If you want to use an mBed system instead of an Arduino, there’s a great tutorial for that. Either way, it is just the thing for your next coffee table.

We always think that crossing the Atlantic in a blimp would be very serene — at least once they put heaters on board. The Hindenburg, the R-101, and the Shenandoah put an end to the age of the airship, at least for commercial passenger travel. But you can still fly your own with a helium balloon and some electronics. One notable project — the Blimpduino — has evolved into the Blimpduino 2. The open-source software is on GitHub. We couldn’t find the PCB layout, so we aren’t sure if it is or will be open. The 3D printed parts are available, though.

The PCB is the heart of the matter, a four-layer board with an ARM M0 processor, an ESP8266 WiFi module, four motor outputs, two motor outputs, a 9-axis inertial navigation system, an altimeter, and a forward object detection system. There’s also a battery charger onboard.

The standard set up uses three props: two for thrust and one for altitude. There’s a smartphone app and apparently, you can even have a copilot with a second phone. The lifting body is a mylar balloon with helium and they say the control is suitable even for a very large balloon. The altimeter data is from a time-of-flight sensor and there’s also a pressure transducer with temperature sensor if you want to measure higher altitudes.

We couldn’t embed the video, but there’s one of people flying the things through hoops on the website. You can, however, see a promotional video, below. As you might expect, payload capability is very low and so 3D printed parts have low infill and the board is made to be light.

Of course, our own [Sophi Kravitz] has been building her drone blimp army for some time and we are waiting for her attempt at world domination any day now. If you are in the mood for something lower tech, you can always rip apart a toy car and add your own balloon.

 

Sometimes, traveling the internet feels a little like exploring an endless cave system looking for treasure. Lots of dark passageways without light or life, some occasional glimmers as you find a stray gold doubloon or emerald scattered in a corner. If we take the metaphor too far, then finding [Paul]’s “Little Arduino Projects” repository is like turning an unremarkable corner only to discover a dragon’s hoard.

LEAP (as [Paul] also refers to the collection) is a numbered collection of what looks like more or less every electronics project he has completed over the last few years. At the time of writing there are 434 projects in the GitHub repository and tagged and indexed in a handy blog-style interface. Some are familiar, like a modification to a Boldport project. Others are one-off tests of a specific concept like driving a seven segment display (there are actually 16 similar projects if you search the index for “7-Segment”). On the other end are project builds with more detailed logs and documentation, like the LED signboard for monitoring the status of 24 in-progress projects, mounted in a guitar fret board.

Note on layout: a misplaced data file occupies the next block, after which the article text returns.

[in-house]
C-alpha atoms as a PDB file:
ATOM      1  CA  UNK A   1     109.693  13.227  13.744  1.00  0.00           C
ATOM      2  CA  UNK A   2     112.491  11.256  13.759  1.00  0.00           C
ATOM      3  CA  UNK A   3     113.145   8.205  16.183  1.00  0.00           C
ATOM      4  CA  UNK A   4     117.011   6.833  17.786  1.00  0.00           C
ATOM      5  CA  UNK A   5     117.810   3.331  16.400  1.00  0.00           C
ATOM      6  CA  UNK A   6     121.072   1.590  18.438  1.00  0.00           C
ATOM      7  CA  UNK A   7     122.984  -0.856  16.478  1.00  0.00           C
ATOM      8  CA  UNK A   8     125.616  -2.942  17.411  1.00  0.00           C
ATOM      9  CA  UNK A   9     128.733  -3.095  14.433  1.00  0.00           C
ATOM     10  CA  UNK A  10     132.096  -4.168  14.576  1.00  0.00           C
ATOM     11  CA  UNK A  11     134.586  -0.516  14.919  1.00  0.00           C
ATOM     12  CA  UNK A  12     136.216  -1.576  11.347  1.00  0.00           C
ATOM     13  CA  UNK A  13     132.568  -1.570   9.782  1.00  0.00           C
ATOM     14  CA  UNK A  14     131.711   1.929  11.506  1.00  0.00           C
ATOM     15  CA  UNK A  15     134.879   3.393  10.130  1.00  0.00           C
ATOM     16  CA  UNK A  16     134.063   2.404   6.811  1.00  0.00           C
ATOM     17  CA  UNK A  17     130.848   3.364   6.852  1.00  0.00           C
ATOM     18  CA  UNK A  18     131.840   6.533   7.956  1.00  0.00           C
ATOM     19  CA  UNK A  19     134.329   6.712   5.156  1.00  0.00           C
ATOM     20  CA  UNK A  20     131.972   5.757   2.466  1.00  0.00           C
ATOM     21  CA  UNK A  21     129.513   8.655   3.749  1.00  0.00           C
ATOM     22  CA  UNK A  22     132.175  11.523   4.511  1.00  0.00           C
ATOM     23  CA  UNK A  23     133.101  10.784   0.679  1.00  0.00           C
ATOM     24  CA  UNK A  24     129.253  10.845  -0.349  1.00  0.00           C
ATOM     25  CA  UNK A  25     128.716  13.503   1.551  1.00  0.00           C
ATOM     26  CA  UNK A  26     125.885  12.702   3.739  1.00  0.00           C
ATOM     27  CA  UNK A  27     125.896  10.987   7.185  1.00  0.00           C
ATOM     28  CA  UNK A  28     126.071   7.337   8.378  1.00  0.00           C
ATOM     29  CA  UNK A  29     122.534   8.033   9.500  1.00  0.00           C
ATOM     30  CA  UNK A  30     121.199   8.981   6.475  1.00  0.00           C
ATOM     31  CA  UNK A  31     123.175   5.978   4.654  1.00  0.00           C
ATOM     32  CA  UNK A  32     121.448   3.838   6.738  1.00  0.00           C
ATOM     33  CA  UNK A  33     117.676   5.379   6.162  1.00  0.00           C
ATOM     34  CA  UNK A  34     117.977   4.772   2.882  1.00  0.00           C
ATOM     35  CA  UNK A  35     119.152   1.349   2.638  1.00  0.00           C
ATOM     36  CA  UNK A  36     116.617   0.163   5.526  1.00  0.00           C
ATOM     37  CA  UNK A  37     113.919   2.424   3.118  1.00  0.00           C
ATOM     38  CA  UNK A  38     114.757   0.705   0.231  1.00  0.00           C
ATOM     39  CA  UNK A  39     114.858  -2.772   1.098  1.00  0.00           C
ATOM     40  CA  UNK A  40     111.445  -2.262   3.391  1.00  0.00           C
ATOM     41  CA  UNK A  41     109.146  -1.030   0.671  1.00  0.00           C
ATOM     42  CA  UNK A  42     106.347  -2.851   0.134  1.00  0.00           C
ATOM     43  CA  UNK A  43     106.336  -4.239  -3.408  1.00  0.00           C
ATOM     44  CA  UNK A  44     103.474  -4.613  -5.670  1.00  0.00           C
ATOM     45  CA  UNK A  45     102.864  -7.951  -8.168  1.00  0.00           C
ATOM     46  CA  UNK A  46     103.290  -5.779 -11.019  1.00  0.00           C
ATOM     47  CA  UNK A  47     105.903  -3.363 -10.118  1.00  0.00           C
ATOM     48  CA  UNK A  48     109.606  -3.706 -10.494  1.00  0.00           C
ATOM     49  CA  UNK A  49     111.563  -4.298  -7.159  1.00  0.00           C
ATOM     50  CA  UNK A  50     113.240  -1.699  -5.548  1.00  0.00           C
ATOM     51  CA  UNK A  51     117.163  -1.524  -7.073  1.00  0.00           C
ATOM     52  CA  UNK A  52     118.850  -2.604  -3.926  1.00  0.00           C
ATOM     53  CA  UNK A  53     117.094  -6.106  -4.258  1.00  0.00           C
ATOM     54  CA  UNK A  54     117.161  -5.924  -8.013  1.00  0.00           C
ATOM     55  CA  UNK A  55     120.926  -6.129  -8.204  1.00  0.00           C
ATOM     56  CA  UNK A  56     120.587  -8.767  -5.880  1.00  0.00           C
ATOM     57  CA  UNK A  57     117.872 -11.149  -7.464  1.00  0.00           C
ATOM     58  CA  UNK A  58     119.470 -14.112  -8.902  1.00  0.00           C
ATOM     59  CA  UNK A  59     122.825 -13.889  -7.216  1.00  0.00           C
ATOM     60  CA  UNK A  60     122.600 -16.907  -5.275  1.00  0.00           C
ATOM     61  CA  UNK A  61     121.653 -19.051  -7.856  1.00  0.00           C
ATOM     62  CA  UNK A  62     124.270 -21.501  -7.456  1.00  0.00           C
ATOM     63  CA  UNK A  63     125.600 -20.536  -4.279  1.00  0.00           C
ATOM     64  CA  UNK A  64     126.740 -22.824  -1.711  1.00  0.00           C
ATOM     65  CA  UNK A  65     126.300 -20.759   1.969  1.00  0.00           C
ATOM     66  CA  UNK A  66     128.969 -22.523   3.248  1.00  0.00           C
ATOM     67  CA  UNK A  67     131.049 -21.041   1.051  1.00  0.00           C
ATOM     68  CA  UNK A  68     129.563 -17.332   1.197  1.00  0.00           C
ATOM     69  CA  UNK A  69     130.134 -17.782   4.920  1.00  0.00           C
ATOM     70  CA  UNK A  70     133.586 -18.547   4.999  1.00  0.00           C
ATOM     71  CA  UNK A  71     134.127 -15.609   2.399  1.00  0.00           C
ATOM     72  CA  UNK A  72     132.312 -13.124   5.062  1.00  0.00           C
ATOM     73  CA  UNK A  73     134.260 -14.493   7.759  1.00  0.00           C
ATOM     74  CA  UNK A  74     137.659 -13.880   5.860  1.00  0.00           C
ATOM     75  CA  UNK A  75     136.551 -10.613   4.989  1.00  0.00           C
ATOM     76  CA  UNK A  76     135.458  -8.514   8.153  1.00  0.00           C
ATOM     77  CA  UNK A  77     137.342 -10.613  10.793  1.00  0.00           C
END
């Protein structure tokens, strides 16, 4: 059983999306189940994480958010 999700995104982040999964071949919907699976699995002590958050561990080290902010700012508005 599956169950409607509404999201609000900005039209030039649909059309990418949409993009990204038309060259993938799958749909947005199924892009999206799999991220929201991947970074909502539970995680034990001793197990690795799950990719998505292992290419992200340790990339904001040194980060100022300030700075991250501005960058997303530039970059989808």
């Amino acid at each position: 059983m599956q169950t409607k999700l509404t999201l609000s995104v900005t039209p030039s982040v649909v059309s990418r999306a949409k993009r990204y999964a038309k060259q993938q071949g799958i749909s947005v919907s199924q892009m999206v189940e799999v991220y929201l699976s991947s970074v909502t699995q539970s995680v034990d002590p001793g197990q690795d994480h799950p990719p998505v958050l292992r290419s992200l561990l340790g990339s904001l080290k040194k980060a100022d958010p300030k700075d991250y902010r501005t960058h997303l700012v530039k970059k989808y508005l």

LEAP reminds us of the good old days on the internet, before it felt like 50% trolling and 50% tracking cookies. Spend a few minutes checking out [Paul]’s project archive and see if you find anything interesting! We’ve just scratched the surface. And of course, send a tip if you discover something that needs a write-up!

There is something fascinating about watching an autonomous machine. An automatic car wash, a soda vending machine that picks up the product behind a window, a plotter, or a robot like a CNC or 3D printer are all interesting to watch. Although [EngineerDog] bills Mug-O-Matic as a tiny CNC, we think it is more of a plotter for coffee mugs. It’s still fun to watch though, as you can see in the video below.

The design has about 60 printed parts and uses a Sharpie at the business end. It accepts gcode and can even emblazon your favorite mug with our own Jolly Wrencher, so you know we like it.

Of course, a Sharpie mark won’t stay on a mug forever, but the write up says you can bake the mug to make the markings permanent. At first, the project used a cheap Arduino Nano breakout board. However, that was set up to drive the servos with the Arduino’s power supply, so instead of board surgery there is now a custom PCB.

The resulting drawings are a little shaky, we aren’t sure if that’s from the way the device mounts on top of the mug or just the lever arm of the carriage the pen rides in. However, for a fun project it does a great job.